Restoration Project

Fisheries Research and Development Corporation Australia - Sagami Bay

Restoration Objective:

This study reports on the restoration of seaweed beds using management-free methods, to help conserve the natural ecosystem.

Site Selection Criteria:

Sites for the foundation construction for the Eisenia and Ecklonia bed restoration were selected within 100 m of a natural kelp bed and with a depth at 5 m for Eisenia bicyclis and about 11 m for Ecklonia cava, values based on their natural vertical distribution.

Cause Of Decline:

At high densities, sea urchins can create and maintain areas dominated by crustose coralline algae and devoid of macroalgae, commonly called barrens. When sea urchins are removed from these areas, kelps are frequently able to recolonise the area.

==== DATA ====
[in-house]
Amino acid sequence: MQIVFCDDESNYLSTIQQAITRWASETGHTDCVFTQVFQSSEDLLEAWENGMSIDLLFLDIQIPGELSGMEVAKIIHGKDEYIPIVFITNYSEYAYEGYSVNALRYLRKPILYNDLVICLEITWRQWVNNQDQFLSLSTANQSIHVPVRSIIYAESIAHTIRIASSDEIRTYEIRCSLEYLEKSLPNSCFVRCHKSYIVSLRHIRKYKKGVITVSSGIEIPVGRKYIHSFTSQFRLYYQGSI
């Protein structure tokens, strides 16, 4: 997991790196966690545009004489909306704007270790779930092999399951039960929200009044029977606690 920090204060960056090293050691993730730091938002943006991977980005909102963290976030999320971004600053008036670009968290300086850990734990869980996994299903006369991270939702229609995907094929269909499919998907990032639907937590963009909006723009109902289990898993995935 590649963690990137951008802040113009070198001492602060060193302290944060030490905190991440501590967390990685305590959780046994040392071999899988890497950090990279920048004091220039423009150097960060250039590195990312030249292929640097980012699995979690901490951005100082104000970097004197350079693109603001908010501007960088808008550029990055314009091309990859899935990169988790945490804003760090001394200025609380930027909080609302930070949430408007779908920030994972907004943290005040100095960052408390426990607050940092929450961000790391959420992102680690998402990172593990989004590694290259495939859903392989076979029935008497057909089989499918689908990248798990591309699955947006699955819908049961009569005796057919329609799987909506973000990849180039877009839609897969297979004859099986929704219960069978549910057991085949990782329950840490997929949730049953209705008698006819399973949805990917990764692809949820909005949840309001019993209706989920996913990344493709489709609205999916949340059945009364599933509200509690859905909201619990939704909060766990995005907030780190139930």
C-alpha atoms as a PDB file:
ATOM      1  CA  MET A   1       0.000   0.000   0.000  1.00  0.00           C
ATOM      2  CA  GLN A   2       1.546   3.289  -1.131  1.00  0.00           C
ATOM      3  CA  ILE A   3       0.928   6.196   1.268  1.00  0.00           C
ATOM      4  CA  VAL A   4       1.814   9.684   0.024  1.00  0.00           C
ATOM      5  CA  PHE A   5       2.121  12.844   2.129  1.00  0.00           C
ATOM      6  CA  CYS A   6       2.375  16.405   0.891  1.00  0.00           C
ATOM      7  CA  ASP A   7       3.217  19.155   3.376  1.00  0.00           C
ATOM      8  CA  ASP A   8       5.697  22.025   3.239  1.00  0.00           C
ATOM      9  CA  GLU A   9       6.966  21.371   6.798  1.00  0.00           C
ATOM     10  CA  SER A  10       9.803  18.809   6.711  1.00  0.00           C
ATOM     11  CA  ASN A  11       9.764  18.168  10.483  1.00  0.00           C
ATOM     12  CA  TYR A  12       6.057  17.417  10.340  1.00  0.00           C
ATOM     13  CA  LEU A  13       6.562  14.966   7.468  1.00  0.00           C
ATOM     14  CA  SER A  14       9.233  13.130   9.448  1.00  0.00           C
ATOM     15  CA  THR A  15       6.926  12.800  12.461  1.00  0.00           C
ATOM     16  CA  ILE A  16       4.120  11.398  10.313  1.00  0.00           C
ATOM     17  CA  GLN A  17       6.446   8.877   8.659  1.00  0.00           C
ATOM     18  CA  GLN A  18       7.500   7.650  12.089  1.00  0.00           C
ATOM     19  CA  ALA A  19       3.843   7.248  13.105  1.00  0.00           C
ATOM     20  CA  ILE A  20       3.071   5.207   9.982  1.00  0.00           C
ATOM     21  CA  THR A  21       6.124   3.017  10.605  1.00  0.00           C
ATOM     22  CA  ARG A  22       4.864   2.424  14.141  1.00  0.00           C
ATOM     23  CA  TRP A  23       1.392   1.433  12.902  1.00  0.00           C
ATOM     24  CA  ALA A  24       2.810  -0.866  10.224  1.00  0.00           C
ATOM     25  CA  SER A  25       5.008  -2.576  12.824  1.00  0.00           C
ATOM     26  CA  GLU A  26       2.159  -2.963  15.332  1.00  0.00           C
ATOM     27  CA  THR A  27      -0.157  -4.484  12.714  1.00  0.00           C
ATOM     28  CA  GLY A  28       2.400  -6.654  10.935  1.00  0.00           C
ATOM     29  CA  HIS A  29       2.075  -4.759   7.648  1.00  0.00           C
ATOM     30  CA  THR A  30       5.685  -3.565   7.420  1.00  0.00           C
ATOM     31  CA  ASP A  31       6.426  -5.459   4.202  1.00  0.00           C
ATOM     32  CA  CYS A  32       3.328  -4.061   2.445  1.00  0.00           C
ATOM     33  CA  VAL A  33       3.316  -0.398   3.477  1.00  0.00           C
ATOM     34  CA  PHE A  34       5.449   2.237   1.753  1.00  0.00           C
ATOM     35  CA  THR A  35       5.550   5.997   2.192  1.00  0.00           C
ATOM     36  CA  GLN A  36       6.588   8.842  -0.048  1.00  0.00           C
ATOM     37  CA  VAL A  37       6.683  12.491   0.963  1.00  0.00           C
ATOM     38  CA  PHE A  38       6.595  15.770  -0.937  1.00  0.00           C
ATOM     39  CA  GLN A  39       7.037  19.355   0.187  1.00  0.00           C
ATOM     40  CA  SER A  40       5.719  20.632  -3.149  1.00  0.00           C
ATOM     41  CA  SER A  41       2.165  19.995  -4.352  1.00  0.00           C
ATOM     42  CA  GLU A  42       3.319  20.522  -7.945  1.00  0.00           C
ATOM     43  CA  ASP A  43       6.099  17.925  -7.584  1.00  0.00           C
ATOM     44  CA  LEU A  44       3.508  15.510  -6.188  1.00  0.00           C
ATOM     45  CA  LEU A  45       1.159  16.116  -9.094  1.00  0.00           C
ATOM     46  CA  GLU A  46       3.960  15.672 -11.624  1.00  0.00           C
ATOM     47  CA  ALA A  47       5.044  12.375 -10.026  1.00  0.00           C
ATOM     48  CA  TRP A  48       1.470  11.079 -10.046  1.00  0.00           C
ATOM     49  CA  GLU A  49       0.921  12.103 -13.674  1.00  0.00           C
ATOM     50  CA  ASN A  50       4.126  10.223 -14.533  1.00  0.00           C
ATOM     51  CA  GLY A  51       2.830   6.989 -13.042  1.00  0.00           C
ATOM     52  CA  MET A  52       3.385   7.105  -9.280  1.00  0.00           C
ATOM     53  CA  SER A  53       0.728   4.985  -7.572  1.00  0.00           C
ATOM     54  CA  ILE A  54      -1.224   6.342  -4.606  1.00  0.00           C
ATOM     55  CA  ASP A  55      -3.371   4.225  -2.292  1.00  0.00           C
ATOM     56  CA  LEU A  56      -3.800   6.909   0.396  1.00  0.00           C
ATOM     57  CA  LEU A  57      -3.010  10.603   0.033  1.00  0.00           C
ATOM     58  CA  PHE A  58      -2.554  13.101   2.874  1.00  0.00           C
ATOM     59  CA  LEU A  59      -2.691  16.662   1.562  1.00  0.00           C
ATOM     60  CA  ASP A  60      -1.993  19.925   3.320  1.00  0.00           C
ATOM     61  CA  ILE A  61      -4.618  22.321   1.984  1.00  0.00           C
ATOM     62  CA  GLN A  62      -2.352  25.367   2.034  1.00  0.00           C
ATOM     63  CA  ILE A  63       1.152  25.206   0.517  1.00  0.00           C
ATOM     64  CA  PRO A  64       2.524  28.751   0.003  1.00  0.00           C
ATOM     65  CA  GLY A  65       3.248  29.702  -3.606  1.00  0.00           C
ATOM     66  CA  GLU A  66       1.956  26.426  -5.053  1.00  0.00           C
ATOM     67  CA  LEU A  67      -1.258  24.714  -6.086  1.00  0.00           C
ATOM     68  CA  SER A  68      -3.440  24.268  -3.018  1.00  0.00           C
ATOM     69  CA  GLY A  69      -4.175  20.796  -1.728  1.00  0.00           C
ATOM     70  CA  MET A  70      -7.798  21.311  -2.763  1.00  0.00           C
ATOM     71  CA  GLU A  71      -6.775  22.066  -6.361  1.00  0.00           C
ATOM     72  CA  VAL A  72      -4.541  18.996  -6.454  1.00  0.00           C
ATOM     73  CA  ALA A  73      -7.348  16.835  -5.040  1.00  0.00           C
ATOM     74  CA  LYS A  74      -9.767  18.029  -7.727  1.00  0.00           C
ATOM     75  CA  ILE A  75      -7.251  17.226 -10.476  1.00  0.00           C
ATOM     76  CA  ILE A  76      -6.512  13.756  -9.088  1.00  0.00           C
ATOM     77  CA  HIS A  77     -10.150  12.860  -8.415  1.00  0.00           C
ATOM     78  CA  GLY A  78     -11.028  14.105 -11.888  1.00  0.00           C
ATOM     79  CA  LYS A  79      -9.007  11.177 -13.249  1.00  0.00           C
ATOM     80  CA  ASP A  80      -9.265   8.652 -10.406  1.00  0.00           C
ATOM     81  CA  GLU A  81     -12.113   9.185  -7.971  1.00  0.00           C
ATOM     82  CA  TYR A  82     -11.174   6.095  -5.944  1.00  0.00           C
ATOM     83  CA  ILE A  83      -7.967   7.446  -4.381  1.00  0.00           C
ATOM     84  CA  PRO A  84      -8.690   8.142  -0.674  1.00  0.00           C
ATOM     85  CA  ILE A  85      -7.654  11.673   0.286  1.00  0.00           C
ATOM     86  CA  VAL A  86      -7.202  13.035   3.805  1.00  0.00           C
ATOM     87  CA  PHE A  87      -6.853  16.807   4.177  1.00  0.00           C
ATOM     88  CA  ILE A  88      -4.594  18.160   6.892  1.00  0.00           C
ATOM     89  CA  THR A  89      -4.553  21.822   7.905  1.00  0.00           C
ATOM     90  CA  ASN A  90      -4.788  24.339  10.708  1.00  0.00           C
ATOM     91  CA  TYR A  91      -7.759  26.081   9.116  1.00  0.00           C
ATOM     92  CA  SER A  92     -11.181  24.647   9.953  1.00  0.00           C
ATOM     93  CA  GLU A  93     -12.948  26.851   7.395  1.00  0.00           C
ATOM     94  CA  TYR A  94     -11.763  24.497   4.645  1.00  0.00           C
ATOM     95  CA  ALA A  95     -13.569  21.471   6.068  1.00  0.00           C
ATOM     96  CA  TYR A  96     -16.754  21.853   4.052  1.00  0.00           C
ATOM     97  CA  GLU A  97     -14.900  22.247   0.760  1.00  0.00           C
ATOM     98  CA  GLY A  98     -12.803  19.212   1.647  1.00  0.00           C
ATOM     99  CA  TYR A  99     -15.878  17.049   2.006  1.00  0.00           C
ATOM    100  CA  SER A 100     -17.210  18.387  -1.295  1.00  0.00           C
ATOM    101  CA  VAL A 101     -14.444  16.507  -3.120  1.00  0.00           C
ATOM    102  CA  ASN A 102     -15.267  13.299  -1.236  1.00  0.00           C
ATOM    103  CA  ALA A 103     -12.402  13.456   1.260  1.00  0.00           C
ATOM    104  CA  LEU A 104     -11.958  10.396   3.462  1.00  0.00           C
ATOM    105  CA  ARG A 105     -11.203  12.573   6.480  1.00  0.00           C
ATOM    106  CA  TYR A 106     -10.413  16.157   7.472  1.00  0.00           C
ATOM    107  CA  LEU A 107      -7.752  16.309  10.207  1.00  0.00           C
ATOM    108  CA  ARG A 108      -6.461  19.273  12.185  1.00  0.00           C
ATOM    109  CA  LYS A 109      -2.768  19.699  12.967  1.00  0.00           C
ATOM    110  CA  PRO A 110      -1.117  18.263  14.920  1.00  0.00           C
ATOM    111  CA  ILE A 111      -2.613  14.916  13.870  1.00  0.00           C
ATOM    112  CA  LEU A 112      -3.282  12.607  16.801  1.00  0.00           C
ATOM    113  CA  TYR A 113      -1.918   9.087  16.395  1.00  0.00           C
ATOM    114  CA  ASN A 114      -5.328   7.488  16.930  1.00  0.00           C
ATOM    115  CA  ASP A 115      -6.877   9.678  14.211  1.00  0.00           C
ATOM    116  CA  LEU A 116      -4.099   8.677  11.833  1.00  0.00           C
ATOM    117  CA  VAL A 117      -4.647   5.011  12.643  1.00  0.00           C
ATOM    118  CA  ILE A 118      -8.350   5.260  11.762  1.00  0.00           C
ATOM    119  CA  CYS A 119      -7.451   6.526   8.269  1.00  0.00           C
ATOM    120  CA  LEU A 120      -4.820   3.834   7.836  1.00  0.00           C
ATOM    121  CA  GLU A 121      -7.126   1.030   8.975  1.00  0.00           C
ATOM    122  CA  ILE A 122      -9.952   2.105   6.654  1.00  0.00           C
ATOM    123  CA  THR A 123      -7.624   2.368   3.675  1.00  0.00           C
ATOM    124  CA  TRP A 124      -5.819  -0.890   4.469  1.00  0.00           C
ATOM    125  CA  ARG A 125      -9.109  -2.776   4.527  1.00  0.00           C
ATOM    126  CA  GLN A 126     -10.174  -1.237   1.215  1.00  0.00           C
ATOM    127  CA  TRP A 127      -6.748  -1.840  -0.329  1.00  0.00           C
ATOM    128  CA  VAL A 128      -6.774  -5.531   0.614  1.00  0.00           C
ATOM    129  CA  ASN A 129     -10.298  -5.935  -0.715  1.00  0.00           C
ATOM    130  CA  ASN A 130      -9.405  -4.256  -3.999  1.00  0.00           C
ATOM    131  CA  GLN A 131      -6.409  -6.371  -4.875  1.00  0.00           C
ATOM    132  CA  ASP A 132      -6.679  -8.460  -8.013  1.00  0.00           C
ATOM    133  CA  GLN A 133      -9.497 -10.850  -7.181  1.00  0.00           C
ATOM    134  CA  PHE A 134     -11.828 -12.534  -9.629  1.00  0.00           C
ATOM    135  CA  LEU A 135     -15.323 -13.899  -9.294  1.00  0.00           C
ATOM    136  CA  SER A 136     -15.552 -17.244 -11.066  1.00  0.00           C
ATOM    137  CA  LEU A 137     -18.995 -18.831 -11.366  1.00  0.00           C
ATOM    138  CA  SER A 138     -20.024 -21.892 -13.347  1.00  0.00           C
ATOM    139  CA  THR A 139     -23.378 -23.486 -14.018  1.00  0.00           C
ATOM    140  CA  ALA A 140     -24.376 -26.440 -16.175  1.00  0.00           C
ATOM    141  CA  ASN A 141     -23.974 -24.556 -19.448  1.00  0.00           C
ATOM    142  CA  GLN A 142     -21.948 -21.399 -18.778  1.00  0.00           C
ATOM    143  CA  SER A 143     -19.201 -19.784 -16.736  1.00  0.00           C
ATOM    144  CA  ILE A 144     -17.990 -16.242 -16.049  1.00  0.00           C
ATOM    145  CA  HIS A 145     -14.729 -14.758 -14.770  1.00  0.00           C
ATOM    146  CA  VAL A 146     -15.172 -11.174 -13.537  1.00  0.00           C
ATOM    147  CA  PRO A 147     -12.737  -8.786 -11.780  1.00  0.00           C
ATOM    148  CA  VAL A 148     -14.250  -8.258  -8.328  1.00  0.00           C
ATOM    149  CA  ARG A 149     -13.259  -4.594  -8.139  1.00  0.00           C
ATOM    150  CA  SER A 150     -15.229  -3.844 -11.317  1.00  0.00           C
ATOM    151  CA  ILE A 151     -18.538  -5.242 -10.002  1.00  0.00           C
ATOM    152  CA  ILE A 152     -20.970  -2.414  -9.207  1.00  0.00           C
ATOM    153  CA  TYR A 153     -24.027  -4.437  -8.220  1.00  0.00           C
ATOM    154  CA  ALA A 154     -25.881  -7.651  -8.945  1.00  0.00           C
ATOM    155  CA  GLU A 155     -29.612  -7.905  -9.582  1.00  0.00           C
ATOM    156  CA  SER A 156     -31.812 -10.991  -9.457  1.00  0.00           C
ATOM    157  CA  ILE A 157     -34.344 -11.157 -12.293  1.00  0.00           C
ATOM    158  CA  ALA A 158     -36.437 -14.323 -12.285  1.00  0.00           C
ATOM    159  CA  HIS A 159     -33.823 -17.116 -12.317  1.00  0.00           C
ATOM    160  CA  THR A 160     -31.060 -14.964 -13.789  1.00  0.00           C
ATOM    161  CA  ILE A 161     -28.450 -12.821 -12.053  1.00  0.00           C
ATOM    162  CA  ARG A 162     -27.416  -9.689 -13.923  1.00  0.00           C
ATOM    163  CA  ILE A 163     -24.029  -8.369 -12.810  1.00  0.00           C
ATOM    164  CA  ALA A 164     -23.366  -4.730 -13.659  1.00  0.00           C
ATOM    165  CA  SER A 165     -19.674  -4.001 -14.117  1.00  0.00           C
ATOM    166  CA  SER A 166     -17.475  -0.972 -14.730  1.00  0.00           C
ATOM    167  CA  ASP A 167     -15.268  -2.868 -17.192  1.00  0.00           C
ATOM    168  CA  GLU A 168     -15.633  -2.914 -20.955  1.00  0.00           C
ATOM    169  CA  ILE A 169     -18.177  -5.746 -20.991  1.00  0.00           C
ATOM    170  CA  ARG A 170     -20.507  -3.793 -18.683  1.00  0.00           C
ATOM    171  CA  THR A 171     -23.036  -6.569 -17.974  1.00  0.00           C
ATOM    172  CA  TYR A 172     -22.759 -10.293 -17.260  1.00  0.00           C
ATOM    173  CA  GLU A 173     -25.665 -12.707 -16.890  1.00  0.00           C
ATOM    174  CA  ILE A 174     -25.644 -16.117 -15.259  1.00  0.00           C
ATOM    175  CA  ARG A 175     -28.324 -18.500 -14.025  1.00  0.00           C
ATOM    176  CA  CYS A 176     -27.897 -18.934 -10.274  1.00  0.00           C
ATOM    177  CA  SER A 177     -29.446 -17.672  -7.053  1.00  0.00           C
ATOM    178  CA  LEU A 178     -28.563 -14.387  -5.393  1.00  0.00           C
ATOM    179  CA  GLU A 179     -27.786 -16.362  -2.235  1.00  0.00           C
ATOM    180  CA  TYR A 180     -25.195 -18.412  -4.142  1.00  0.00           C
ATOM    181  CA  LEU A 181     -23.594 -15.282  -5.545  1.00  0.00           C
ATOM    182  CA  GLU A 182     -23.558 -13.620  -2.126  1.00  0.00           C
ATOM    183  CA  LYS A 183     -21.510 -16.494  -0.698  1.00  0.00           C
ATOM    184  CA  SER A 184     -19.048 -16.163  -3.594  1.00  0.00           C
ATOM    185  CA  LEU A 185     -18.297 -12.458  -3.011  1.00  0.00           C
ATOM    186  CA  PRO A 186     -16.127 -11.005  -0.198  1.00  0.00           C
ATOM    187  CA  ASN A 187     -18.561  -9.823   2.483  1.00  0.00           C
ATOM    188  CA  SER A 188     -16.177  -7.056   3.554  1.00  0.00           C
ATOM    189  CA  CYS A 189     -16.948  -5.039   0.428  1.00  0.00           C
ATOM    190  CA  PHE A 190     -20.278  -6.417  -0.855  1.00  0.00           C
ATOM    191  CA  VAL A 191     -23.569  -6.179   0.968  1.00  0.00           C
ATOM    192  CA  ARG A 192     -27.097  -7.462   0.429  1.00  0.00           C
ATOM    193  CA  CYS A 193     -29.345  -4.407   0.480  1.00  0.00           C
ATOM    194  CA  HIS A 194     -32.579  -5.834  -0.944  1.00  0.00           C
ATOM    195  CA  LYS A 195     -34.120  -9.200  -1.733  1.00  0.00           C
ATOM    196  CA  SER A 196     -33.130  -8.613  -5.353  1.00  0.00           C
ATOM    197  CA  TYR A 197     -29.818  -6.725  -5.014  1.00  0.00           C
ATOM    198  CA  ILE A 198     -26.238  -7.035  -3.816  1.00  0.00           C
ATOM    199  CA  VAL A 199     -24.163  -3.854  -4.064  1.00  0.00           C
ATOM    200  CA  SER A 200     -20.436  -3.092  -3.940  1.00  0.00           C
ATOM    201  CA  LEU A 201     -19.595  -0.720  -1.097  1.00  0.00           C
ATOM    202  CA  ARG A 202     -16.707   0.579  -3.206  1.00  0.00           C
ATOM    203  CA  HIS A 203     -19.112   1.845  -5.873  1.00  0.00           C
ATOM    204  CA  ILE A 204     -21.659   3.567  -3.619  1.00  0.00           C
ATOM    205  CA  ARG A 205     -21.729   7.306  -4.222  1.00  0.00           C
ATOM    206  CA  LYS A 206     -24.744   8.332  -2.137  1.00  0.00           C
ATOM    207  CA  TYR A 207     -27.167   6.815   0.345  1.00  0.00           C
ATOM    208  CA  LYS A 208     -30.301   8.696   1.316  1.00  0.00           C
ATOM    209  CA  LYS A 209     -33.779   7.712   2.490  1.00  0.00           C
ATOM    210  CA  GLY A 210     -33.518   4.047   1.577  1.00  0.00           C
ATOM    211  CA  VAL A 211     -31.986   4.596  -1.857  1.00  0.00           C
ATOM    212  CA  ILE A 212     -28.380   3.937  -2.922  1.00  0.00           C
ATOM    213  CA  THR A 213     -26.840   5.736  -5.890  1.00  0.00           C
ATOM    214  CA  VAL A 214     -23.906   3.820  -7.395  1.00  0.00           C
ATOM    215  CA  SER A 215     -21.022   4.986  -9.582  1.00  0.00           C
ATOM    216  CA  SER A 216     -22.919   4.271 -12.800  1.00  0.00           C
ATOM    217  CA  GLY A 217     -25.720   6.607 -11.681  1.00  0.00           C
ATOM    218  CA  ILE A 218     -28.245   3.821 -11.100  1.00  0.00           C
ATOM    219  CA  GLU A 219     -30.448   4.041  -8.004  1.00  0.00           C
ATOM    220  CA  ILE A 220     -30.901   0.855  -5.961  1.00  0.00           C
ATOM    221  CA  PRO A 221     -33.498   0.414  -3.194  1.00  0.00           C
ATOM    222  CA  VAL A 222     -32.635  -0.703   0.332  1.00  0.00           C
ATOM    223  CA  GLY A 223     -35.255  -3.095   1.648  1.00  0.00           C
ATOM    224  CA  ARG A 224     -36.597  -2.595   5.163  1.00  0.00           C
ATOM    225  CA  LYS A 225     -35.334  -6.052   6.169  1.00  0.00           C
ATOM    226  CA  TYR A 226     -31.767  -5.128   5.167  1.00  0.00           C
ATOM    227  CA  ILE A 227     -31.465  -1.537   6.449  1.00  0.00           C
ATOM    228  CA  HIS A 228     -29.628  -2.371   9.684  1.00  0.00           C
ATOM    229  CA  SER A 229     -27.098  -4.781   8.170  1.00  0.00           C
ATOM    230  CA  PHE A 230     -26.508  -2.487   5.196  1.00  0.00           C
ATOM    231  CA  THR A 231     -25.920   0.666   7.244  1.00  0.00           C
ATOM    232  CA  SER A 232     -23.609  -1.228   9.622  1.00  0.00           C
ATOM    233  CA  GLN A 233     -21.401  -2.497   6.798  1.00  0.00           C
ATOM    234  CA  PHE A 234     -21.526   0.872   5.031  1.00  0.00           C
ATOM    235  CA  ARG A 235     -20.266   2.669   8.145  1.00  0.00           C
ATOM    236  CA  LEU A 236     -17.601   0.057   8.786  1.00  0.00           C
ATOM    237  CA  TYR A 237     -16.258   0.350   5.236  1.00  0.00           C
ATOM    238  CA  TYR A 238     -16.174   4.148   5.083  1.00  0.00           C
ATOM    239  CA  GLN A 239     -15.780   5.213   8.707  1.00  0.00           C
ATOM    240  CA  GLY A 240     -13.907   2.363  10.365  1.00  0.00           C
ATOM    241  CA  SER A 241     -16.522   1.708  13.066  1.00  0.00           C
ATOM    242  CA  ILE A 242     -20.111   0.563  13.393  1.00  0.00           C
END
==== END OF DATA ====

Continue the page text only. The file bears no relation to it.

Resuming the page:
Key Reasons For Decline:

Physical Disturbance

Scientific Paper

Management-free techniques for restoration of Eisenia and Ecklonia beds along the central Pacific coast of Japan

T. Terawaki, H. Hasegawa, S. Arai, M. Ohno, , Journal of applied phycology, Vol. 13.


Fisheries Research and Development Corporation Australia

Site Observations:

Observation Date

15th Oct 1991 – 15th Oct 1999

Action Summary:

An artificial reef (24 x 22 x 1.27m) was constructed from Seasup concrete block and stone, and installed on a sandy bottom in Sagami Bay near Tokyo during September to November in 1991. Reefs were seeded with Eisenia bicyclis (5m depth) or Ecklonia cava (11m depth) spores.

Lessons Learned:

A height of 150cm for the artificial reef was necessary to avoid sand burial.

Project Outcomes:

The holdfasts of plants were observed grasping kelp knobs and forming an Ecklonia and Eisenia bed on the artificial reef after three years. The Ecklonia and Eisenia bed on the blocks has been maintained in a healthy condition for more than 8 years.

Key Reasons For Decline:

Physical Disturbance

Area of Restoration (In Square Metres)


Indicator Data:


Ending Value:

Starting Value:

Presence / Absence of Kelp

Cost Currency:USD